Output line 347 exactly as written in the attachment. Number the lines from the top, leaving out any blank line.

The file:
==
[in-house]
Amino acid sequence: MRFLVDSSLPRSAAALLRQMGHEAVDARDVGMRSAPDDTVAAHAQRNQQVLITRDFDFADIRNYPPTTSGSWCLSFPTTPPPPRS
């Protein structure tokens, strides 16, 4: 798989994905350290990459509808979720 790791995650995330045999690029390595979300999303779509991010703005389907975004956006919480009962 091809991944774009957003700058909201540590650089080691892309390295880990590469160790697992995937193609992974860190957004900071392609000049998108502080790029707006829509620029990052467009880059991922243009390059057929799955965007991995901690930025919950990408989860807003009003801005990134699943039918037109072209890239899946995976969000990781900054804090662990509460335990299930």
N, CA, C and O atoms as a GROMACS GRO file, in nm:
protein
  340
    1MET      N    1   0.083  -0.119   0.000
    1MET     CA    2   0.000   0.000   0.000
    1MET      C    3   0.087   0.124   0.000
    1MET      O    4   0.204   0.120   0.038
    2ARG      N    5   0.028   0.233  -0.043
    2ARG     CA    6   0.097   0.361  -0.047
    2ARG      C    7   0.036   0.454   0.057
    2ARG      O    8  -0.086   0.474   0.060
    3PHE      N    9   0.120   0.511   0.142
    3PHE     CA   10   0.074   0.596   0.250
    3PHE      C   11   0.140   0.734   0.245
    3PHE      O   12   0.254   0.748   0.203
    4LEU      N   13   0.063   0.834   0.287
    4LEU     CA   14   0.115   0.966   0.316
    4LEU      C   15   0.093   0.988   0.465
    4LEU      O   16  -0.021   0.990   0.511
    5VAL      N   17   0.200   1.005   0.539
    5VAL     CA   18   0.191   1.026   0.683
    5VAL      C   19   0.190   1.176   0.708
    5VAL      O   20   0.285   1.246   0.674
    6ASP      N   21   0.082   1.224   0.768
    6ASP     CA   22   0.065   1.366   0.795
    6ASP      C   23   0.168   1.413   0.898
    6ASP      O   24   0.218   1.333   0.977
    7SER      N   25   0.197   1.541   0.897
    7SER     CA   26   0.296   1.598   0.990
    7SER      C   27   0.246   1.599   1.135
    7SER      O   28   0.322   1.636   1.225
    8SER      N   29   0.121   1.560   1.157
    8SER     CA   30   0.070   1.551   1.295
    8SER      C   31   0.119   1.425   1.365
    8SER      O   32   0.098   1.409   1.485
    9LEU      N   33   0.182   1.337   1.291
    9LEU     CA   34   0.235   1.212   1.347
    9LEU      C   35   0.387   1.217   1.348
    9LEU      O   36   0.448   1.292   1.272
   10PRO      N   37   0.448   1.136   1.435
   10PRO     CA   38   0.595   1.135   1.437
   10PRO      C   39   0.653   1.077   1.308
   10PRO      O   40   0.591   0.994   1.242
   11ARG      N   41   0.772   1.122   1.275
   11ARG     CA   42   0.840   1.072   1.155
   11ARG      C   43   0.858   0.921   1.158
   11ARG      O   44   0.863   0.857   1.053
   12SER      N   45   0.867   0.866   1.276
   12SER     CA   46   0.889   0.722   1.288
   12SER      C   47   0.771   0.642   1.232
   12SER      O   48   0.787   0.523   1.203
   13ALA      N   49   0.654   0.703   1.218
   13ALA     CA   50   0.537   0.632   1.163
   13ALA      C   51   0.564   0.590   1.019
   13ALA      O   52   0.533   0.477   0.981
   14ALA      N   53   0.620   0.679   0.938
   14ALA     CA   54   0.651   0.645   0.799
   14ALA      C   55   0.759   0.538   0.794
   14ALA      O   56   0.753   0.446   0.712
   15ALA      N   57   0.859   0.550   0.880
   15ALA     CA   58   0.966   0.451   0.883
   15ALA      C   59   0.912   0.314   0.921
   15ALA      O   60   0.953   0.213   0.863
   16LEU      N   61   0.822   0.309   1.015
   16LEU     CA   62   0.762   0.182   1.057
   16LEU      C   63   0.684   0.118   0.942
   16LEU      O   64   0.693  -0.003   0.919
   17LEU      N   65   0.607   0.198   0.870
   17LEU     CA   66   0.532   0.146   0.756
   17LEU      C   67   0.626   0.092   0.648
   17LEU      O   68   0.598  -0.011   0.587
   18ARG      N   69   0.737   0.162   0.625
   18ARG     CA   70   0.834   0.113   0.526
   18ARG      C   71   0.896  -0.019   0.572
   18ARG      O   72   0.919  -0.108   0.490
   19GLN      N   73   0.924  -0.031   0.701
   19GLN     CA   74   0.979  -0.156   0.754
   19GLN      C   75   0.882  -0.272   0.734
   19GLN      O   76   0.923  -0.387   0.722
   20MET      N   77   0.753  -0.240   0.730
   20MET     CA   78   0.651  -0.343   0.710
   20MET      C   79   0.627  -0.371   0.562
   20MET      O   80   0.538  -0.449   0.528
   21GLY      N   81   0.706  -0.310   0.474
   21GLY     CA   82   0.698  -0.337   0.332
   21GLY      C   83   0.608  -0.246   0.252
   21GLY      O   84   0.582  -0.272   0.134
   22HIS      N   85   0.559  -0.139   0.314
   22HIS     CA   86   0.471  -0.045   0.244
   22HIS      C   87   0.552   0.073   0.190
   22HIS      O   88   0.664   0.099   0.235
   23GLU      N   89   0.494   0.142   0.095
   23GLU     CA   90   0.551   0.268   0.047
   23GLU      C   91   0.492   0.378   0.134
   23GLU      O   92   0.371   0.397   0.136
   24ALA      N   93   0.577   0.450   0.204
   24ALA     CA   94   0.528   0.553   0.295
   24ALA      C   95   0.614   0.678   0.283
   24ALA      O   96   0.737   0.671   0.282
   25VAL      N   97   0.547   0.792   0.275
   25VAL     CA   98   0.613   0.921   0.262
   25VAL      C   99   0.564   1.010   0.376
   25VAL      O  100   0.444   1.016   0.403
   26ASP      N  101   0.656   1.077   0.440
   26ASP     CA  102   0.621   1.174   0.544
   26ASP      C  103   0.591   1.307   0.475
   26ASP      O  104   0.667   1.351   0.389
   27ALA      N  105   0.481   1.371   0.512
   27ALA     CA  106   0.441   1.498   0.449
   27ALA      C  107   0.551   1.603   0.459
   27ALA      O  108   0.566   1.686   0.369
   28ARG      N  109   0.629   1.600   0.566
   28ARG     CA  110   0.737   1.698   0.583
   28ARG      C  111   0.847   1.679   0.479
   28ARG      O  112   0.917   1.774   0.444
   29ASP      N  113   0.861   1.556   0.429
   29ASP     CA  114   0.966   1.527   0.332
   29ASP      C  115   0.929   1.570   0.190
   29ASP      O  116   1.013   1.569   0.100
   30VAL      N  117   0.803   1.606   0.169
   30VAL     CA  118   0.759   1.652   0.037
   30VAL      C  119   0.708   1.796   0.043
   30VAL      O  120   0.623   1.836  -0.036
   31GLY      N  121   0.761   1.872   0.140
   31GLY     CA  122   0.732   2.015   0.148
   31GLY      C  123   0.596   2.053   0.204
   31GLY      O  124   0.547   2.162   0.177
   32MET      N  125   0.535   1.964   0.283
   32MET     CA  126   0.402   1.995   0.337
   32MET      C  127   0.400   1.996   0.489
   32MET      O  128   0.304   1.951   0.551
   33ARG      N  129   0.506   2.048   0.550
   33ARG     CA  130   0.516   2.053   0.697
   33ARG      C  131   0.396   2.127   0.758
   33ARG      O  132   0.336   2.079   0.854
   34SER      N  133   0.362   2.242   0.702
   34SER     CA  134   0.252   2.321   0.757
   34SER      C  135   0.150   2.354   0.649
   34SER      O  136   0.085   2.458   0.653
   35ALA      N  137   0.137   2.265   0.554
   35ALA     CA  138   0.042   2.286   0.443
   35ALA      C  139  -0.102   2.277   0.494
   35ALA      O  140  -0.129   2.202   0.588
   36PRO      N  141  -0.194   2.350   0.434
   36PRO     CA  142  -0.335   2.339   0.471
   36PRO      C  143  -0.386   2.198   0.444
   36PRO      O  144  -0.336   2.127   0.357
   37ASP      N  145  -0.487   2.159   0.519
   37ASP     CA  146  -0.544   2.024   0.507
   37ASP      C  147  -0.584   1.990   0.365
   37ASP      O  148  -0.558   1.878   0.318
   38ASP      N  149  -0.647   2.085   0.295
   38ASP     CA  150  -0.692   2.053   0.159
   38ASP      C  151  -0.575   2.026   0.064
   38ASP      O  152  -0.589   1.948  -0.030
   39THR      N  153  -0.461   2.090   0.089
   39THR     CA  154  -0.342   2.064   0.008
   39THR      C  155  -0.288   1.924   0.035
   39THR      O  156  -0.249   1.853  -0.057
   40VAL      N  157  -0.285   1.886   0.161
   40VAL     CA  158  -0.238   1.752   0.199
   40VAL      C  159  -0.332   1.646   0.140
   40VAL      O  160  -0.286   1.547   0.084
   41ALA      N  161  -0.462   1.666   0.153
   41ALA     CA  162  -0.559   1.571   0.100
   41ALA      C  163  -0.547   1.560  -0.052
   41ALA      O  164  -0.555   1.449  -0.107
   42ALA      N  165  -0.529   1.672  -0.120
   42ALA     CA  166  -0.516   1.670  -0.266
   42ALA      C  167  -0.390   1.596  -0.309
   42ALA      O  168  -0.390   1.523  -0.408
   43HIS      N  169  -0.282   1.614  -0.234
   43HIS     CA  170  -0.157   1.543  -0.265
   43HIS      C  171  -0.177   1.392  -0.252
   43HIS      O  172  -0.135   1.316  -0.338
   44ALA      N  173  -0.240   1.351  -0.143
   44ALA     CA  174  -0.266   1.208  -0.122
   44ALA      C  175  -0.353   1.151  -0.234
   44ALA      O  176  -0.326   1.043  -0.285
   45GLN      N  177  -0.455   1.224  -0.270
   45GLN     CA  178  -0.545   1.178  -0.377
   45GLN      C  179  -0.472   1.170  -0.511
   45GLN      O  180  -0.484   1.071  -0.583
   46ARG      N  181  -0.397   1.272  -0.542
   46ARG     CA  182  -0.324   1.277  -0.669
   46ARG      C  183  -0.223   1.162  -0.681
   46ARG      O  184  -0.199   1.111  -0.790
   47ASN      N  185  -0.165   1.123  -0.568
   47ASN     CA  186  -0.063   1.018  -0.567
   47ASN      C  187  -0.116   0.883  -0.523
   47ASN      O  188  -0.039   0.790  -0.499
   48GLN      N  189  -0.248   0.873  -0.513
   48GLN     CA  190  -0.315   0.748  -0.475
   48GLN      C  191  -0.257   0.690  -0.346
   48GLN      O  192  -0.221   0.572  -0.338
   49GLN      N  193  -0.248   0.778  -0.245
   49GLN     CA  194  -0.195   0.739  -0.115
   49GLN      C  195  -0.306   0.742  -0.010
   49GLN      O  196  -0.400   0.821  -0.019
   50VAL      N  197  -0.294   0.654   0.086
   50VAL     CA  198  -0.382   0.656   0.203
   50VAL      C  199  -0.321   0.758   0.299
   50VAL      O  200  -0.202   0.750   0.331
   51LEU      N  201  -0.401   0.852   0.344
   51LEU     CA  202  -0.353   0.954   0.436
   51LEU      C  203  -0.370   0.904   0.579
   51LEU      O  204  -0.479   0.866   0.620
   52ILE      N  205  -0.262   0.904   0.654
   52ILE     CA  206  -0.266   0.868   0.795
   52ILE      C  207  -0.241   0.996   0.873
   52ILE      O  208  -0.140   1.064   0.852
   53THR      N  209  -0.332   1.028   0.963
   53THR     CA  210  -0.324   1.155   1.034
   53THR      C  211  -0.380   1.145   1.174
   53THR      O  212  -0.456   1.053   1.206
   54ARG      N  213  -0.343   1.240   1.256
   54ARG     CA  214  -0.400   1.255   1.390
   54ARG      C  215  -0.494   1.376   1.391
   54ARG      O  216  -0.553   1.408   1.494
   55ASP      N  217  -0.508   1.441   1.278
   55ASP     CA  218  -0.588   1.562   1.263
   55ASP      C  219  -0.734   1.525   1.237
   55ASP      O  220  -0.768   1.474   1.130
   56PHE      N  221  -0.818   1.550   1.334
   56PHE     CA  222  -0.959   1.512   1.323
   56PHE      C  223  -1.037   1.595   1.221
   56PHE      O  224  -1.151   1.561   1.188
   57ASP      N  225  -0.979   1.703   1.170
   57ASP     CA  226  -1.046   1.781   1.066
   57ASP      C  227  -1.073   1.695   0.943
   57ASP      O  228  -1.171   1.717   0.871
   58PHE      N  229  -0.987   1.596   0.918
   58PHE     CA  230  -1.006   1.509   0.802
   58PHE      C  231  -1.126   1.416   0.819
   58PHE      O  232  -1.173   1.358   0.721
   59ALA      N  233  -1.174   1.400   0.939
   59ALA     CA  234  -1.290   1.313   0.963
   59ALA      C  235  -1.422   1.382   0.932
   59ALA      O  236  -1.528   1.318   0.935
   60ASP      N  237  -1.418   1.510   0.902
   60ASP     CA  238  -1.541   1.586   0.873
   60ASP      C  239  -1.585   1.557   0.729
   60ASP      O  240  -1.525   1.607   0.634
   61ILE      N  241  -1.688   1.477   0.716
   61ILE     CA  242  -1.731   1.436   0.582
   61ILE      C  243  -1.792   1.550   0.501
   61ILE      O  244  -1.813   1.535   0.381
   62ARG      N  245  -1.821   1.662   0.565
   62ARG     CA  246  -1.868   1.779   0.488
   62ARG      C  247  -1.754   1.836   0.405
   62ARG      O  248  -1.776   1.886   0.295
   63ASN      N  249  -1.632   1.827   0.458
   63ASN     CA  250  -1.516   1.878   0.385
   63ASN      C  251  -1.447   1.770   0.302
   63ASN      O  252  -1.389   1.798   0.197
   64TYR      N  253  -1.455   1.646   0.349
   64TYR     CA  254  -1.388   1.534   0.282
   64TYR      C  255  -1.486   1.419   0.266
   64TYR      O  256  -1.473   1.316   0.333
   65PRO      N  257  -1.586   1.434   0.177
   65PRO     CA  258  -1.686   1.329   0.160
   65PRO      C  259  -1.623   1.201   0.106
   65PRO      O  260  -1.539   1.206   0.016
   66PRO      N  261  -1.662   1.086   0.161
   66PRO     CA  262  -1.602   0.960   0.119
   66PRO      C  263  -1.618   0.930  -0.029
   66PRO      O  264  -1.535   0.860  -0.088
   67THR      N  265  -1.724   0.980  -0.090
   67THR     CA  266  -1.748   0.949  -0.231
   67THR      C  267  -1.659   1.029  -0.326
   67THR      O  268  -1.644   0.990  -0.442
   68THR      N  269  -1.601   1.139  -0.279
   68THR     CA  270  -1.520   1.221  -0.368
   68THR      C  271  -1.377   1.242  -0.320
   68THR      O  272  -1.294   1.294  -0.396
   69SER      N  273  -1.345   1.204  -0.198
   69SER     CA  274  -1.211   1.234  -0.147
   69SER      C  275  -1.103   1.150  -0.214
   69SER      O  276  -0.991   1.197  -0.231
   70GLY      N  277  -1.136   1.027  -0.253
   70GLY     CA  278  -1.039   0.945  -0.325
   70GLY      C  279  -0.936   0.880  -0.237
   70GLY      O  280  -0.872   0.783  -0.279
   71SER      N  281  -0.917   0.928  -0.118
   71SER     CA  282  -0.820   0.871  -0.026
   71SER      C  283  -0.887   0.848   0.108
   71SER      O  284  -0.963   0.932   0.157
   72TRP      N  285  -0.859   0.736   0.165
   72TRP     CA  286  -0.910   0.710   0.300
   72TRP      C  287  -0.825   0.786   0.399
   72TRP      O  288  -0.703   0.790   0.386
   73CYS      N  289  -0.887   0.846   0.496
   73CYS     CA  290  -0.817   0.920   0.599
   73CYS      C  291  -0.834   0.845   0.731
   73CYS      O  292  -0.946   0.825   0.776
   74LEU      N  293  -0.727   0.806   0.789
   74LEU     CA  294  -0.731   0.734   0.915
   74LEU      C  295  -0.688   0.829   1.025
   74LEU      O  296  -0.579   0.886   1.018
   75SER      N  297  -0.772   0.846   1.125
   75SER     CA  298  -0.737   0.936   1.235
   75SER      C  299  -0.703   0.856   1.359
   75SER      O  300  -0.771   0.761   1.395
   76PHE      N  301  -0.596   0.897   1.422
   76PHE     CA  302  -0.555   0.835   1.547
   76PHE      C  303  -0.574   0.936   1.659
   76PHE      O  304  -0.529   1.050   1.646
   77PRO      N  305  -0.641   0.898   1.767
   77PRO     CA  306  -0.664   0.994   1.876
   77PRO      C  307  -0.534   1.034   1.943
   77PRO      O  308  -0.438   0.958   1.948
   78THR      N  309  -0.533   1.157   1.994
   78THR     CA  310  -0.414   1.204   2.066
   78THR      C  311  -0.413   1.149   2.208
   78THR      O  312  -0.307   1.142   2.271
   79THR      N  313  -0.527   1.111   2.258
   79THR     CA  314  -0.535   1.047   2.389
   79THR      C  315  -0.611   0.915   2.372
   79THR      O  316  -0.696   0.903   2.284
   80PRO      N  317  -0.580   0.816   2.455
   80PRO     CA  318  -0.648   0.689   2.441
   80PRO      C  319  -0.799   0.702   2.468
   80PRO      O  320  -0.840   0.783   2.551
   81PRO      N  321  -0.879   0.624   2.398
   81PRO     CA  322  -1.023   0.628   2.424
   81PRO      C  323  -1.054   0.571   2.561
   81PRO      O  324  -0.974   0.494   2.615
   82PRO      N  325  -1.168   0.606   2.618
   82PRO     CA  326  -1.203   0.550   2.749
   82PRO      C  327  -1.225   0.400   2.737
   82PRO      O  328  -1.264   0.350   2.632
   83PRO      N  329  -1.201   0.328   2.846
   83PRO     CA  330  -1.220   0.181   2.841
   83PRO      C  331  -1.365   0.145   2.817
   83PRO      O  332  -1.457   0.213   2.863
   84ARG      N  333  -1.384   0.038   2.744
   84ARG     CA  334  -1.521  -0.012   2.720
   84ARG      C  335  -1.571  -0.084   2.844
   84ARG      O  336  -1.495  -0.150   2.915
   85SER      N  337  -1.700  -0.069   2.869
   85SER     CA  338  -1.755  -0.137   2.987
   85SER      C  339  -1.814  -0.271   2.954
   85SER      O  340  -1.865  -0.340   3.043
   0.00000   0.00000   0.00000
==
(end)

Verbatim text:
   0.00000   0.00000   0.00000